Covenant Theology Month
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The Four C's of Covenant Theology
Covenants are not natural. Though we naturally owe obedience to God, he owes nothing to us, he is the creator and we are his creatures. This means that covenants are God’s way of gracious condescension to us. It is through covenants that he relates to the whole of creation, his own people and more importantly, the mission of his Son.
In creation, God made a covenant with Adam, the first human being and representative of humanity. If Adam kept the rules of the covenant and specifically abstained from eating from the tree of knowledge, his people (all humanity) would receive blessing throughout the whole of creation for eternity. Adam failed to keep the covenant. Instead of receiving the covenant blessings, he received the covenant sanctions – his people would die and they would all have to look forward to the promised coming Messiah (Gen 3:16) to, one day, redeem them and free them from death.
After humanity was cursed for breaking the first covenant, God created a holy people for himself; the children of Israel. He made covenants with Israel throughout the Old Testament where they would receive blessing and prosperity if they kept the terms of the covenants. The first of these was the Abrahamic Covenant of Circumcision, where they would receive the land of Canaan, with blessing and prosperity within, if they kept the precept of circumcision. Through the cutting of the flesh they were marked as the holy people of God. However, these Old Testament covenants had no power to save within themselves (Heb 10:1-4). True salvation was not found in them, but in the New Covenant to come which contained a far better prophet, priest and king – our Lord and Saviour Jesus Christ. This means these covenants with Israel had a greater function; they were to preserve the line within Israel through which the messiah, Jesus Christ, was to be born.
The covenant theology contained in the Second London Baptist Confession of Faith is indispensable, having far-reaching implications in both personal and corporate Christianity. At its centre is the Mediatorial dignity of Jesus Christ. He is the jewel of this theological crown. In fact, he is the Covenant; that is, he is the very embodiment of God’s covenant relationship with his chosen people (Isa 42:6). The covenant is empty of all meaning without him. Its foundation is in him; its promises are concerning him; its fulfilment is due to him; its establishment is because of him; its blood of ratification came out of him; its present blessings flow from him; its consummated blessings are for him. He is our Covenant.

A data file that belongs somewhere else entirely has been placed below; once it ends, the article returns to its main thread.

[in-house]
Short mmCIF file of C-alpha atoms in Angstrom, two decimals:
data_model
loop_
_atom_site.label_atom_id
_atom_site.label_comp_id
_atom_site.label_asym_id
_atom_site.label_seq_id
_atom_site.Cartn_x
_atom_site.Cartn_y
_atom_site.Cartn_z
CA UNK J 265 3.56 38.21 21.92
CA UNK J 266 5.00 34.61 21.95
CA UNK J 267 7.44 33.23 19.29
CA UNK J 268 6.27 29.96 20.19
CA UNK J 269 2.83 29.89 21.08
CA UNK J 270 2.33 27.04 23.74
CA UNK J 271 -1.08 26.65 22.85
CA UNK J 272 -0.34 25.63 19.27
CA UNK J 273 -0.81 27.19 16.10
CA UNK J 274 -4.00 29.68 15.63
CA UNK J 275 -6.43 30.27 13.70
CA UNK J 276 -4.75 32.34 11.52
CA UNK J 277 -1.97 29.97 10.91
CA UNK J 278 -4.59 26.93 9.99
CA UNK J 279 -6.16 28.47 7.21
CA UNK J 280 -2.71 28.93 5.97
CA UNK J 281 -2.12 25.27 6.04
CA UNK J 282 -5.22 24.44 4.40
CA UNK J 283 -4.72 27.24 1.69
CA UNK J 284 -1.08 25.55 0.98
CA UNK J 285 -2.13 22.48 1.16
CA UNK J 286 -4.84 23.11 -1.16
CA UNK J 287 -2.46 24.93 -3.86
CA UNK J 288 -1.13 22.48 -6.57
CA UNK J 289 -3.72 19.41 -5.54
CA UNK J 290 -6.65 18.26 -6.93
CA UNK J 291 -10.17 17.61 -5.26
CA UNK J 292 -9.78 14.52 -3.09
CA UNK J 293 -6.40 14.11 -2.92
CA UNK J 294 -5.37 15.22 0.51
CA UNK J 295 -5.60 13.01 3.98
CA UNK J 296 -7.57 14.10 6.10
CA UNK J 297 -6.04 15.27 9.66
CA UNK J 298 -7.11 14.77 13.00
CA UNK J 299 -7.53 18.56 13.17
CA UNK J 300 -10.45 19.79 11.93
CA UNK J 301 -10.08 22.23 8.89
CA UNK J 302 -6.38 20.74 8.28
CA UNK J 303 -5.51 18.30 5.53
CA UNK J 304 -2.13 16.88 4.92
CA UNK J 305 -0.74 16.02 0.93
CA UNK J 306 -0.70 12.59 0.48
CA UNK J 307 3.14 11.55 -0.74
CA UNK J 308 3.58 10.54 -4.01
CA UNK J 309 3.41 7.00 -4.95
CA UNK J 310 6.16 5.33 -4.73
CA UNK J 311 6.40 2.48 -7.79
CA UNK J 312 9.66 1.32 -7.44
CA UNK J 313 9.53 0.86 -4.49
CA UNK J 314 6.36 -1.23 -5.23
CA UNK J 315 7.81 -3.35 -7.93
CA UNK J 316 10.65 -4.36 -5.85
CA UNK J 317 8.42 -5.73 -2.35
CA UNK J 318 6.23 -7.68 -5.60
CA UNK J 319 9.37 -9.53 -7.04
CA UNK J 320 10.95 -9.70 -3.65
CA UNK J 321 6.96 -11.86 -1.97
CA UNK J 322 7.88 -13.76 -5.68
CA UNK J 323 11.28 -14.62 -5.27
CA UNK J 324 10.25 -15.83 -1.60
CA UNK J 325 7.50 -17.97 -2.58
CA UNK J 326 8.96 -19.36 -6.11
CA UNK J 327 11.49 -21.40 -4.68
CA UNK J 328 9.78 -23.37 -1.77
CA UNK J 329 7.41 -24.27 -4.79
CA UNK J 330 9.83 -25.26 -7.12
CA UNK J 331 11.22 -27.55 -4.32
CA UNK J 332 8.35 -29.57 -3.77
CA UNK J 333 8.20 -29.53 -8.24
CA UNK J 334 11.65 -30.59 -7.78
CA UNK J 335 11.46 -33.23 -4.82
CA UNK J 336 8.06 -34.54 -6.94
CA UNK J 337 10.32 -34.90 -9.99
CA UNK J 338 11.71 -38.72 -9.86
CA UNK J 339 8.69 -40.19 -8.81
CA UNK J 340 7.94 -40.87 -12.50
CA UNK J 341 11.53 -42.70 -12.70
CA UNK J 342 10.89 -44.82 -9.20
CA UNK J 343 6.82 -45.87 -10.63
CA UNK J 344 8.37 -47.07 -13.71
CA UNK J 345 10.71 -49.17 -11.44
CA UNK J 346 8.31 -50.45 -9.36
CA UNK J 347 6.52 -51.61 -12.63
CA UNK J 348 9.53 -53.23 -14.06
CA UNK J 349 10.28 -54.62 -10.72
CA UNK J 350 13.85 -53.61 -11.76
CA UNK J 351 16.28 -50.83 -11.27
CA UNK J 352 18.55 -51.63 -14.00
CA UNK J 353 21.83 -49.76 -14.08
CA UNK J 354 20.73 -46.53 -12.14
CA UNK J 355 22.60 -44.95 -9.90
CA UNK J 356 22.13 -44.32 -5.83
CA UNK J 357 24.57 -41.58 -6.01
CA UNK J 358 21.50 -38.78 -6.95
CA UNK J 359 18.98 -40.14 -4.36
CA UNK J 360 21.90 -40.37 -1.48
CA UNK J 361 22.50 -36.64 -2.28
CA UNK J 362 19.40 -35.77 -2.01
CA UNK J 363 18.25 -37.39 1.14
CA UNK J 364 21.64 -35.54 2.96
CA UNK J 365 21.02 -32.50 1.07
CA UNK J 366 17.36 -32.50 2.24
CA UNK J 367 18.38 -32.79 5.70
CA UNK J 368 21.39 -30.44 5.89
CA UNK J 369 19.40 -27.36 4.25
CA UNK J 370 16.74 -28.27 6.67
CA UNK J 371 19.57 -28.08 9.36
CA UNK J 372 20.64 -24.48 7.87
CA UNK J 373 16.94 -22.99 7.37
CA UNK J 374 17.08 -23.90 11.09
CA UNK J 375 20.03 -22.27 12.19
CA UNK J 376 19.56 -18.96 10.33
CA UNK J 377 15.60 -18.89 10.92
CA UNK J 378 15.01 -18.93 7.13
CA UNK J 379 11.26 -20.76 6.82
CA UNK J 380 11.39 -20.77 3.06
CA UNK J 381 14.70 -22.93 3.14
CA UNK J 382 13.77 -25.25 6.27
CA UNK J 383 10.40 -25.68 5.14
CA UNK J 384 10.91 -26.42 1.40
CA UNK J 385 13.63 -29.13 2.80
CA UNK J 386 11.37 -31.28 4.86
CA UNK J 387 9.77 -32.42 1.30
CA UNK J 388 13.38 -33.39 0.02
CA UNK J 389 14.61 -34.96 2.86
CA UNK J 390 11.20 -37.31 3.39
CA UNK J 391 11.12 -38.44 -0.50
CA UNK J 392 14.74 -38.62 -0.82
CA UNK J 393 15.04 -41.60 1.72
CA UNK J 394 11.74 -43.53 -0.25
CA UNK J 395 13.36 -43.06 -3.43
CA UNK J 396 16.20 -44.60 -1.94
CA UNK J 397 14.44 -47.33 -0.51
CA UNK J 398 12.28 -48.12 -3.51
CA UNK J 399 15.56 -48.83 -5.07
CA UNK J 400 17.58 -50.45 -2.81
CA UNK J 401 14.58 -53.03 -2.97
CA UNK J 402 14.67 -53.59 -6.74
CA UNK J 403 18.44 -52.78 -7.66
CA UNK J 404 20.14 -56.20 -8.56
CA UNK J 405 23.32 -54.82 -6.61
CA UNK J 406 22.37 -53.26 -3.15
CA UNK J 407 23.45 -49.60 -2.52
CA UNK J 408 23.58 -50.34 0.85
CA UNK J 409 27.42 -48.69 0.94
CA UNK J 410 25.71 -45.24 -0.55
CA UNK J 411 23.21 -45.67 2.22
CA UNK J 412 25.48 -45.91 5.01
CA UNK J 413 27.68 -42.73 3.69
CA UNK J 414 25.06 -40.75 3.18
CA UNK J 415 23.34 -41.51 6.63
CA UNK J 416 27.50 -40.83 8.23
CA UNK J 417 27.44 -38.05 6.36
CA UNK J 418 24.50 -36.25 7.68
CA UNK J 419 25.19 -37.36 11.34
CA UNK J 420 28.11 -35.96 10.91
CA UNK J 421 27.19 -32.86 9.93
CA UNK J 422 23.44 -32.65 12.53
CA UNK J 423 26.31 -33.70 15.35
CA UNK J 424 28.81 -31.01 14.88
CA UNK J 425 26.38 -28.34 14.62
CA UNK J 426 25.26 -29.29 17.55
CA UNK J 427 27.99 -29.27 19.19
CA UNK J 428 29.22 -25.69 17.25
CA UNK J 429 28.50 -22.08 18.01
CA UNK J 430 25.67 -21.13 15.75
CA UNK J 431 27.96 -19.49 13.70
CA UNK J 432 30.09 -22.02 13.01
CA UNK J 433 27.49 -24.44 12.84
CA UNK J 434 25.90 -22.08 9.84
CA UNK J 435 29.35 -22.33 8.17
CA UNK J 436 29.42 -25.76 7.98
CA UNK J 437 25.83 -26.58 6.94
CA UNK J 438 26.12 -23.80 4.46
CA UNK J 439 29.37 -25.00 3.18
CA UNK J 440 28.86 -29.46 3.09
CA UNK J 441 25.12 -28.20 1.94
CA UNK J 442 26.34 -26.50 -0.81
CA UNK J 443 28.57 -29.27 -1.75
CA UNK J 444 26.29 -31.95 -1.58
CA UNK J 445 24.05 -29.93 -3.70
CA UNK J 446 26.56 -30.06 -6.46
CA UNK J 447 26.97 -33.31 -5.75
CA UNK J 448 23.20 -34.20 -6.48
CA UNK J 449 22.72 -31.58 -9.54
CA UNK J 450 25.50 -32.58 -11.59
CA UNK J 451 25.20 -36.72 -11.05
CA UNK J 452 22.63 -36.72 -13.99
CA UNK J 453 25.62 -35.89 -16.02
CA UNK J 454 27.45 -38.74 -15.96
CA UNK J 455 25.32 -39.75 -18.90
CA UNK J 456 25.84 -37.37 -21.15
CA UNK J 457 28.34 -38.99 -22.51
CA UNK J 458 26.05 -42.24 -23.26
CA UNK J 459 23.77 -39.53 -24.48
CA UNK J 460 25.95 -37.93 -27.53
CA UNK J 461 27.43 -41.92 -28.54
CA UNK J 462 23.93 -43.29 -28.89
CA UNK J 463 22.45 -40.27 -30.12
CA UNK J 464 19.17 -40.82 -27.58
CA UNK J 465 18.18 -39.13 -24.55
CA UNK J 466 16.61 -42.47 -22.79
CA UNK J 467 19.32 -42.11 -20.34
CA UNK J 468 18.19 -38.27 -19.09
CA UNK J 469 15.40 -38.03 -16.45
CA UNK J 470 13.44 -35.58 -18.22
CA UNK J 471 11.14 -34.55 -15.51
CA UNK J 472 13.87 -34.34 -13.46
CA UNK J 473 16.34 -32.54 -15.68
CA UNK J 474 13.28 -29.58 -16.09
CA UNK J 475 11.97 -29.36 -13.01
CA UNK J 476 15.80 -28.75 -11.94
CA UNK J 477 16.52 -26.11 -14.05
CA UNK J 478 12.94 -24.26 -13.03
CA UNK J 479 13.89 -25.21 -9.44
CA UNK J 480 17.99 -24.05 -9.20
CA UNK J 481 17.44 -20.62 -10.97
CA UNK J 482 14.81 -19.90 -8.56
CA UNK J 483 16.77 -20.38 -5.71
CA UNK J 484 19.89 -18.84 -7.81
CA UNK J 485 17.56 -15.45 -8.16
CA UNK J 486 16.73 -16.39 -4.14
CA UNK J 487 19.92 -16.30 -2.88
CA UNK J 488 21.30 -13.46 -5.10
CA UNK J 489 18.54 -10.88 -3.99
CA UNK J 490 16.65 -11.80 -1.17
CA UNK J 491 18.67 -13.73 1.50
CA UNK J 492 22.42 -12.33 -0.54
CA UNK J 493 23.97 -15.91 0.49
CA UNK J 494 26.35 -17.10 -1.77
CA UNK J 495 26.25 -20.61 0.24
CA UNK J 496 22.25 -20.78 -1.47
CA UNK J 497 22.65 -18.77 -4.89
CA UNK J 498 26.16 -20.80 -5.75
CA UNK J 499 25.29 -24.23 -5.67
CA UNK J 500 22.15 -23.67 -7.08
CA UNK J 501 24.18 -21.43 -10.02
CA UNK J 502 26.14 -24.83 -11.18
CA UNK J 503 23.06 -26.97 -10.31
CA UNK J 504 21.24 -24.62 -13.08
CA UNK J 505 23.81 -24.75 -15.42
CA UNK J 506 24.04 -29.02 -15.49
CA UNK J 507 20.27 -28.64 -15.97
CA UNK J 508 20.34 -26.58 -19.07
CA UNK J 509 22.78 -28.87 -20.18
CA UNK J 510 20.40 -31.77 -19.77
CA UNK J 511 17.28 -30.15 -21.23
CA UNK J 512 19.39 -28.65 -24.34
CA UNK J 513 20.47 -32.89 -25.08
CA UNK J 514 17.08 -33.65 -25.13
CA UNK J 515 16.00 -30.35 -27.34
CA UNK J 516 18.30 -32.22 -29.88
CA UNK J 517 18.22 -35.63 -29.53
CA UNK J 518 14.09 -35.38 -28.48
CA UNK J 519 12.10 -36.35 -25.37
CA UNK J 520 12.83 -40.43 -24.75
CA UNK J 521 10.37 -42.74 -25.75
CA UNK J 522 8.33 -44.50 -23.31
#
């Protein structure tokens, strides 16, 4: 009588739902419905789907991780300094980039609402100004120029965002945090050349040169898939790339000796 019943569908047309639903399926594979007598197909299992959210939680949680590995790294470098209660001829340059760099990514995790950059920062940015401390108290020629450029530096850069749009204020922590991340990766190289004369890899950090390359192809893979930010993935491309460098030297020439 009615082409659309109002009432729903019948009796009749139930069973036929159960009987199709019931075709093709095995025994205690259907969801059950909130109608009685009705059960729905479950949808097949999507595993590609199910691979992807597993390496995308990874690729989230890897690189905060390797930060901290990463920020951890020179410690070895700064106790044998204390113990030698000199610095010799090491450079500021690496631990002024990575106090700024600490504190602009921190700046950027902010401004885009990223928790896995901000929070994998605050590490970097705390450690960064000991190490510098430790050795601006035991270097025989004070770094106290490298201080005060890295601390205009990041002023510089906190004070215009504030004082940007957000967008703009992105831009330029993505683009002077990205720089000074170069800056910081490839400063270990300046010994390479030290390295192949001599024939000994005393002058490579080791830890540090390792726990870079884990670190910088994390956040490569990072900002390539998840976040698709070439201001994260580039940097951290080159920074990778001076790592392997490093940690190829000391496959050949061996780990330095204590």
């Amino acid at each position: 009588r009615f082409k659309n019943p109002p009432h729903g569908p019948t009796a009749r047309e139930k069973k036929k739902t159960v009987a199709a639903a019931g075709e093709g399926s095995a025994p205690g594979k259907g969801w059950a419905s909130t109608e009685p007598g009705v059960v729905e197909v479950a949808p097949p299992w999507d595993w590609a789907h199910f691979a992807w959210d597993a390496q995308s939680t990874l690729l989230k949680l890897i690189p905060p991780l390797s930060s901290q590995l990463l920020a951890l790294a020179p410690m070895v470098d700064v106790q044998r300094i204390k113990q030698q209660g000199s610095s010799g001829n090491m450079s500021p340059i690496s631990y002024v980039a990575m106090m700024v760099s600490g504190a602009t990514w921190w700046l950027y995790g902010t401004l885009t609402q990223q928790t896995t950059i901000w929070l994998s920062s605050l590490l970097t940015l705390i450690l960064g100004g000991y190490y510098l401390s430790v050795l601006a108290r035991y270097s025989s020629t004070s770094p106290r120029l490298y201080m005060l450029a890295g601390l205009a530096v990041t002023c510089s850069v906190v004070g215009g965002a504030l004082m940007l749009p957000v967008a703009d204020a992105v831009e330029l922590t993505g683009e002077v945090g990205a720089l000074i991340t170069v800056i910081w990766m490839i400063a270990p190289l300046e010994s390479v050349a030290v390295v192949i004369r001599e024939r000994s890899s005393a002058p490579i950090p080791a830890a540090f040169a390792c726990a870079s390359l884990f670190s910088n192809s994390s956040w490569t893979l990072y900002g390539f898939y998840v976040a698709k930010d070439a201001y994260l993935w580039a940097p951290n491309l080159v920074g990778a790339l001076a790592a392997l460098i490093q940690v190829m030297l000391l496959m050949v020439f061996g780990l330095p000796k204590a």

Second London Confession of Faith
Chapter 7: Of God's covenant
1 The distance between God and the creature is so great, that although reasonable creatures do owe obedience to him as their creator, yet they could never have attained the reward of life but by some voluntary condescension on God’s part, which he hath been pleased to express by way of covenant.
(Luke 17:10; Job 35:7,8)
2 Moreover, man having brought himself under the curse of the law by his fall, it pleased the Lord to make a covenant of grace, wherein he freely offereth unto sinners life and salvation by Jesus Christ, requiring of them faith in him, that they may be saved; and promising to give unto all those that are ordained unto eternal life, his Holy Spirit, to make them willing and able to believe.
(Genesis 2:17; Galatians 3:10; Romans 3:20, 21; Romans 8:3; Mark 16:15, 16; John 3:16; Ezekiel 36:26, 27; John 6:44, 45; Psalms 110:3)
3 This covenant is revealed in the gospel; first of all to Adam in the promise of salvation by the seed of the woman, and afterwards by farther steps, until the full discovery thereof was completed in the New Testament; and it is founded in that eternal covenant transaction that was between the Father and the Son about the redemption of the elect; and it is alone by the grace of this covenant that all the posterity of fallen Adam that ever were saved did obtain life and blessed immortality, man being now utterly incapable of acceptance with God upon those terms on which Adam stood in his state of innocency.
(Genesis 3:15; Hebrews 1:1; 2 Timothy 1:9; Titus 1:2; Hebrews 11;6, 13; Romans 4:1, 2, &c.; Acts 4:12; John 8:56)
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